Return of the Obra Dinn is a bleak ditty but offers solid meat for puzzle fans to get their teeth into, with a similar love of paperwork and information cataloging that won fans for Pope's previous title, Papers Please.
- Compelling detective story
- Makes you feel like a genius
- Distinctive visual style
- Pacing oscillates from slow to fast and back again, but never gets it quite right
- Review Price: £18.99
- Platforms: PC
- Genre: Adventure
- Developer: Lucas Pope
- Release Date: Out Now
Some have come close, but I think Lucas Pope’s Return of the Obra Dinn has finally nailed it. The game, which sets you as an insurance inspector in 1807 trying to pick apart the fates of titular boat the Obra Dinn’s 60-strong crew, requires meticulous attention to detail, a keen investigative mind and the ability to take a few logical jumps to work everything out.
I played Obra Dinn with a real-life notebook, and if I hadn’t have been playing it while travelling on a laptop I’m sure I would have covered the walls around me with post it notes, string and all manner of other detective show paraphernalia. Obra Dinn hails back to the old adventure games where you play for a while and then stop, the game ticking away inside your head as you try to piece together the mysteries.
I spent a long time puzzling over the identity of one particular crew member, taking screenshots of him, sending annoyed ‘who even is this guy?’ WhatsApp messages to friends, and an hour of internet research to try and work out who would have tattoos in the early 1800’s. Upon uncovering his identity – sort of, as the game only tells you if you’ve made the right choice when you have three correct theories – I leapt to my feet with a cheer.
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You have two main weapons, a stopwatch and a book. Your stopwatch can be used in conjunction with corpses to show you the exact moment of their death, providing you with a small audio log ahead of the grisly still-life. You’re free to wander through the scene of death, and indeed you’ll sometimes spot other corpses within these scenes which you then can trace back to their own murder scenes. Following the bloody breadcrumbs is the real meat of the game.
The book meanwhile, helps you keep everything in order. It has the crew manifest and a sketch containing the entire crew and automatically populates with information on each body as you find it, in addition to providing a handy list of everywhere a certain person has shown up, meaning you can flick through the different death visions to aid in the identification process. Your guesses on each crewman’s identity, their method of death and who did it to them can be filled in, and over time the book becomes a stitched together eulogy for the many many lives lost during the voyage, telling the boat’s twisted tale.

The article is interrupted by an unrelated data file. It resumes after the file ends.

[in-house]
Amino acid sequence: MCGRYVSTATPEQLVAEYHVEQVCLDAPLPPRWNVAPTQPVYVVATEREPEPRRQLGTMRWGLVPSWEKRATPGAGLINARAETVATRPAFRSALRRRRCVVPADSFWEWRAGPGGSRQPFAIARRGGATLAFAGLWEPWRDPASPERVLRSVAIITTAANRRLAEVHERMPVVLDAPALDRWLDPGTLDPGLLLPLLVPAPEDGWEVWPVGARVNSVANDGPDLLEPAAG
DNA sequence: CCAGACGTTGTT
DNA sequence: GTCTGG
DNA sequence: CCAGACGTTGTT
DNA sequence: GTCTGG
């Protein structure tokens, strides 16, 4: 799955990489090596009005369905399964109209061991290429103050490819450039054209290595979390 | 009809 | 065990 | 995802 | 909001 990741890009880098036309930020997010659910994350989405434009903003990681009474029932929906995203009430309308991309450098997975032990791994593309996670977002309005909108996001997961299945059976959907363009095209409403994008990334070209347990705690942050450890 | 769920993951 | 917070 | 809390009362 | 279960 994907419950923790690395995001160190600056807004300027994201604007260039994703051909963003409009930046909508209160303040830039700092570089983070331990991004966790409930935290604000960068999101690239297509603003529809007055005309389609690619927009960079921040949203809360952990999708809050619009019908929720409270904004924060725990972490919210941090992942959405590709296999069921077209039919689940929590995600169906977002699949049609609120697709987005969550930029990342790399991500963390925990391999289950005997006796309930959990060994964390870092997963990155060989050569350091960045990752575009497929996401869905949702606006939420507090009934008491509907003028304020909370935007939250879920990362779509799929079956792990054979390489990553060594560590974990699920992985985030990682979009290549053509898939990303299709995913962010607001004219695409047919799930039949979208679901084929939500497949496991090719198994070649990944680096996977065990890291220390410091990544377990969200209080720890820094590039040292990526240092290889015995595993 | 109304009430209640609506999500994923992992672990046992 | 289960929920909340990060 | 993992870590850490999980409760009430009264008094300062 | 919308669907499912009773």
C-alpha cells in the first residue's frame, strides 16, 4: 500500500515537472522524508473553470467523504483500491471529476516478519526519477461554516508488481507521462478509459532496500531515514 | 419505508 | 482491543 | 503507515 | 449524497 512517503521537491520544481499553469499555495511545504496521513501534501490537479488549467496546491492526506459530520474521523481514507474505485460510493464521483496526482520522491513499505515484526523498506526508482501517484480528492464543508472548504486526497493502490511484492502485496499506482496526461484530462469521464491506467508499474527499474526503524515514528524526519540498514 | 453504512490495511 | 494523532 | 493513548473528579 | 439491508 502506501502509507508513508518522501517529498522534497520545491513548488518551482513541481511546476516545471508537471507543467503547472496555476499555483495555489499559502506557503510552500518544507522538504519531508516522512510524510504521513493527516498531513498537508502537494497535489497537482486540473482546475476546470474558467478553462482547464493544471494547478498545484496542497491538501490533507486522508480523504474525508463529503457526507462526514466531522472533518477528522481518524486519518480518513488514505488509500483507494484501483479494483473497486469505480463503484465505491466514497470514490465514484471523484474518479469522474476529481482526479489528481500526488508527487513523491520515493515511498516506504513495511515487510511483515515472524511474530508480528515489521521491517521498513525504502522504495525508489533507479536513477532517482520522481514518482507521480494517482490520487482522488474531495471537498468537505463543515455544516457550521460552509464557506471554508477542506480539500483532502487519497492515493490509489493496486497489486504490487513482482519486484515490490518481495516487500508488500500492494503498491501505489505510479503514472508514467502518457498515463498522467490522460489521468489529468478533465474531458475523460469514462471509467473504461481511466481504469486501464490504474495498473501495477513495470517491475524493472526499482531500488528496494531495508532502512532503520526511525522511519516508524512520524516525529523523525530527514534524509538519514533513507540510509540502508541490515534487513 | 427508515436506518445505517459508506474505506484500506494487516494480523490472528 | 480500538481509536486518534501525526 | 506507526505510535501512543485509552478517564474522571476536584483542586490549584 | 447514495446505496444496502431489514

The game starts slow, starting with a vicious tableau that leaves you questioning exactly how bad things have gotten aboard the Obra Dinn. Over the course of the next several hours, you’ll encounter scores of bodies and grisly scenes that reveal to you quite how badly everything has gotten on board the Obra Dinn. You view this through a slightly abstract light: people are dying in scores here, killed in terrifying situations, dying tragically, whispering their lasts to a loved one before death’s embrace envelopes them.
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However, while it definitely has the capacity to be emotive, often you’re parsing information through the eyes of a bureaucrat, impassively marking down relevant information even as you watch humanity breaking down aboard the ship.
Visually, Obra Dinn has a distinctive look, picked out in monochromatic lines, that’s quite unlike anything I’ve seen before in recent memory. The default colour palette is drawn from the Macintosh and bathes things in sickly greens. However, you can use several other rendering styles, references to old IBM or Commodore models that wash the screen out in different hues.
The images, which I could best describe as a sort of digital pointillism, help you detach from the gory moments you’re often transported to: when someone is shot at close range, you’re often treated to a pixel rendition of gritty gunk coming out of the exit hole, which somehow can make it feel worse as soon as you’ve stopped pacing around the scene looking for clues.
Return of the Obra Dinn is the sort of game that shouldn’t exist: it’s bold, it takes risks and the game is so far from holding your hand it’s standing in a different room in case it gives anything about what you’re supposed to do away with its body language.
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Still, it’s masterful work, and while the slightly wobbly pace can cause frustration, the meat of the game is a slow-burn delight that can let you feel like a genius when you get it right, whether that’s immediately or after a sleepless night trying to work out who someone is by the shape of their shoes.
Return of the Obra Dinn is one of the most interesting games I’ve played this year, and it has a lot to offer inquisitive souls. The game has a few flaws, but it doesn’t shy away from them, and when you get used to the treacly pace and the games unusual logic, it’s excellent.
If someone had told me that a career in insurance involves exploring intricately detailed worlds with a magic watch, I would probably be working in insurance right now.
Return of the Obra Dinn is a bleak ditty but offers solid meat for puzzle fans to get their teeth into, with a similar love of paperwork and information cataloging that won fans for Pope’s previous title, Papers Please.